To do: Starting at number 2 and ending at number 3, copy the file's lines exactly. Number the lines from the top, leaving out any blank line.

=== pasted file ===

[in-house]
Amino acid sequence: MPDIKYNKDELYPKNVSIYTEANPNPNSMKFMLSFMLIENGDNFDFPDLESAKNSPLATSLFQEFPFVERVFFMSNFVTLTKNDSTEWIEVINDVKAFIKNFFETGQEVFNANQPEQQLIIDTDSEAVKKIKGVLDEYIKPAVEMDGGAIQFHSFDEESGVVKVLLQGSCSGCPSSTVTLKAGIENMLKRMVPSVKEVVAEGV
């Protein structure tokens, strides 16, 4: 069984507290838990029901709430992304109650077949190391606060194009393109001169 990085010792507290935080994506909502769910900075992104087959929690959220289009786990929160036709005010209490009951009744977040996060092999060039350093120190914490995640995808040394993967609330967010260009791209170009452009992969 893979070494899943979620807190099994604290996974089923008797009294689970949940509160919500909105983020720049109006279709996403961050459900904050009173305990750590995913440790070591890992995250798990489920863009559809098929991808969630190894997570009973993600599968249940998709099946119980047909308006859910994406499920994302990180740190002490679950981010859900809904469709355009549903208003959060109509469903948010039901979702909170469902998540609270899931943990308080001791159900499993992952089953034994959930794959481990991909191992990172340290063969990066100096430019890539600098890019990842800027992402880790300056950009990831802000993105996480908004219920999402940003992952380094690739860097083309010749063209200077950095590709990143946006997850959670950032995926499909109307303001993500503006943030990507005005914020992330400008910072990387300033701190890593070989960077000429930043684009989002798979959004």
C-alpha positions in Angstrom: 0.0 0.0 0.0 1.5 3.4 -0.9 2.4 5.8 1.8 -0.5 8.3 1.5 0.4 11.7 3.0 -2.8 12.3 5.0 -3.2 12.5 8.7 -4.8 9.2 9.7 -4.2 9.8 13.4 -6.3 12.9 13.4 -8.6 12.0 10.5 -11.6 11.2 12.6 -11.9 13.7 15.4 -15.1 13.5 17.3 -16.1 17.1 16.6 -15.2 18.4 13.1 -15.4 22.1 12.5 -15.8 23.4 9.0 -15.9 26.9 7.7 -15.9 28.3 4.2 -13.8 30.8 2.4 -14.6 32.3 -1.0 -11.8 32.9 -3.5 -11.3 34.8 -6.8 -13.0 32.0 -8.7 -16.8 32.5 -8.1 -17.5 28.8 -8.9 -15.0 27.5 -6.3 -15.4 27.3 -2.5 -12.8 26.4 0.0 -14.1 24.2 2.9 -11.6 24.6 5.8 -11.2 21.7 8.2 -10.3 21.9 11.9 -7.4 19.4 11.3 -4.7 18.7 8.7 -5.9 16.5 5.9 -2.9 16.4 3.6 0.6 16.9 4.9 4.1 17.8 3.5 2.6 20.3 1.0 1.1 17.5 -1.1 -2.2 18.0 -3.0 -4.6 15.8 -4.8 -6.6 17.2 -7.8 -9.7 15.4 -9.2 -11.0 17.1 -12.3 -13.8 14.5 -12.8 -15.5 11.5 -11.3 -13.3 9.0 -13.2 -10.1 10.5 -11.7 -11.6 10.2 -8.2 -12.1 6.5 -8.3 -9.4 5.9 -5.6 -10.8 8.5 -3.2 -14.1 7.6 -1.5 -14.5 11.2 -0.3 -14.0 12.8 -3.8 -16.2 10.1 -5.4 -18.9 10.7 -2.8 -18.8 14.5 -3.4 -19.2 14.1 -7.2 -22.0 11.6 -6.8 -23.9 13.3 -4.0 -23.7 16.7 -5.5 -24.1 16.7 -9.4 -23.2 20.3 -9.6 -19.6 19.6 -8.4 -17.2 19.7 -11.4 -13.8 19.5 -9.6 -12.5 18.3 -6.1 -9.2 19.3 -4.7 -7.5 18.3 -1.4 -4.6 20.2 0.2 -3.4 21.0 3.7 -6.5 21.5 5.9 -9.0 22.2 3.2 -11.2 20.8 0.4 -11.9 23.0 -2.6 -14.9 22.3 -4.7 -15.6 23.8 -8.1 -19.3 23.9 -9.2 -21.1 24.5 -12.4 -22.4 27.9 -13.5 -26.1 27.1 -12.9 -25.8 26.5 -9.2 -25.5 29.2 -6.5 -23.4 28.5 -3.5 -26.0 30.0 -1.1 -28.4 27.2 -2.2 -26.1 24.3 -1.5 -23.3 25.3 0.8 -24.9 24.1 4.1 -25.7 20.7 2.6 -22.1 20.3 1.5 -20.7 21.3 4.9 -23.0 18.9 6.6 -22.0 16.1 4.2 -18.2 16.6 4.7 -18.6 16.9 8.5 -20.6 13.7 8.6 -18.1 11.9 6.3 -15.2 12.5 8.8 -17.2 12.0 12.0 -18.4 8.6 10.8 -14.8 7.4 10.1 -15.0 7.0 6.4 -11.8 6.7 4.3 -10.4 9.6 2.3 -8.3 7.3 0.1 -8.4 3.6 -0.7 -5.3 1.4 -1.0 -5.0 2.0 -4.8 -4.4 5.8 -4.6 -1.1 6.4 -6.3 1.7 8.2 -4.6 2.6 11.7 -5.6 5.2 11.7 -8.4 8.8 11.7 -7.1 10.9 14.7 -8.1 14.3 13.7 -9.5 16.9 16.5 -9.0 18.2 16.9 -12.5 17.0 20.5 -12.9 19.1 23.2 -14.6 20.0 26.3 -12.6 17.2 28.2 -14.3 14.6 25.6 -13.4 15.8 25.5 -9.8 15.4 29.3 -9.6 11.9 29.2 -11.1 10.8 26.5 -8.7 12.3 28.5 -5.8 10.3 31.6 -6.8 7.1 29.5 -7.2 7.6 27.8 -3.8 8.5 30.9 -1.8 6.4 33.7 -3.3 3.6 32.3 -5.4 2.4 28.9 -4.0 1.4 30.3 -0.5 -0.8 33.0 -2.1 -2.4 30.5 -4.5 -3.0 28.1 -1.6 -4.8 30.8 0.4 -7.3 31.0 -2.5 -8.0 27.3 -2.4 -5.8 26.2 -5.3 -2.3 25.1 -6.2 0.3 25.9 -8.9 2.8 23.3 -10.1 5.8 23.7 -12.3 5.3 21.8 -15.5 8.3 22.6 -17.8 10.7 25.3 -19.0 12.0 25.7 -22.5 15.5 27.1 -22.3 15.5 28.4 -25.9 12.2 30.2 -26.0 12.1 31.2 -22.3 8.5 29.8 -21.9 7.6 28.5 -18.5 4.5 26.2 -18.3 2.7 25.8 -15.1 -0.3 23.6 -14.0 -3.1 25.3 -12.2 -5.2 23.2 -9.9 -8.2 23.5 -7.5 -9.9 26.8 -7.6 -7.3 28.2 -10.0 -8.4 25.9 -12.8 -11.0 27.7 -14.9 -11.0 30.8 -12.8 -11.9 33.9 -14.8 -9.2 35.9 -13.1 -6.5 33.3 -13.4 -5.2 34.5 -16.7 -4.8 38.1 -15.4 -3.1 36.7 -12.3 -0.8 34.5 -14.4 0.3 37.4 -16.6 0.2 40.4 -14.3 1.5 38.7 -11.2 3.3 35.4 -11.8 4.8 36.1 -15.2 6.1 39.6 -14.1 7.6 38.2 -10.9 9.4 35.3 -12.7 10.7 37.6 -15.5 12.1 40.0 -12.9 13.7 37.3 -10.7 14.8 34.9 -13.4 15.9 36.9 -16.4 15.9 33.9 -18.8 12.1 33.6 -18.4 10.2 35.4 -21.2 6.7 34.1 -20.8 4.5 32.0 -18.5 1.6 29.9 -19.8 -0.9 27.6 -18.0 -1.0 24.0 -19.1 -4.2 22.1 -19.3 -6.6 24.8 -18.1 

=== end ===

Amino acid sequence: MPDIKYNKDELYPKNVSIYTEANPNPNSMKFMLSFMLIENGDNFDFPDLESAKNSPLATSLFQEFPFVERVFFMSNFVTLTKNDSTEWIEVINDVKAFIKNFFETGQEVFNANQPEQQLIIDTDSEAVKKIKGVLDEYIKPAVEMDGGAIQFHSFDEESGVVKVLLQGSCSGCPSSTVTLKAGIENMLKRMVPSVKEVVAEGV
């Protein structure tokens, strides 16, 4: 069984507290838990029901709430992304109650077949190391606060194009393109001169 990085010792507290935080994506909502769910900075992104087959929690959220289009786990929160036709005010209490009951009744977040996060092999060039350093120190914490995640995808040394993967609330967010260009791209170009452009992969 893979070494899943979620807190099994604290996974089923008797009294689970949940509160919500909105983020720049109006279709996403961050459900904050009173305990750590995913440790070591890992995250798990489920863009559809098929991808969630190894997570009973993600599968249940998709099946119980047909308006859910994406499920994302990180740190002490679950981010859900809904469709355009549903208003959060109509469903948010039901979702909170469902998540609270899931943990308080001791159900499993992952089953034994959930794959481990991909191992990172340290063969990066100096430019890539600098890019990842800027992402880790300056950009990831802000993105996480908004219920999402940003992952380094690739860097083309010749063209200077950095590709990143946006997850959670950032995926499909109307303001993500503006943030990507005005914020992330400008910072990387300033701190890593070989960077000429930043684009989002798979959004």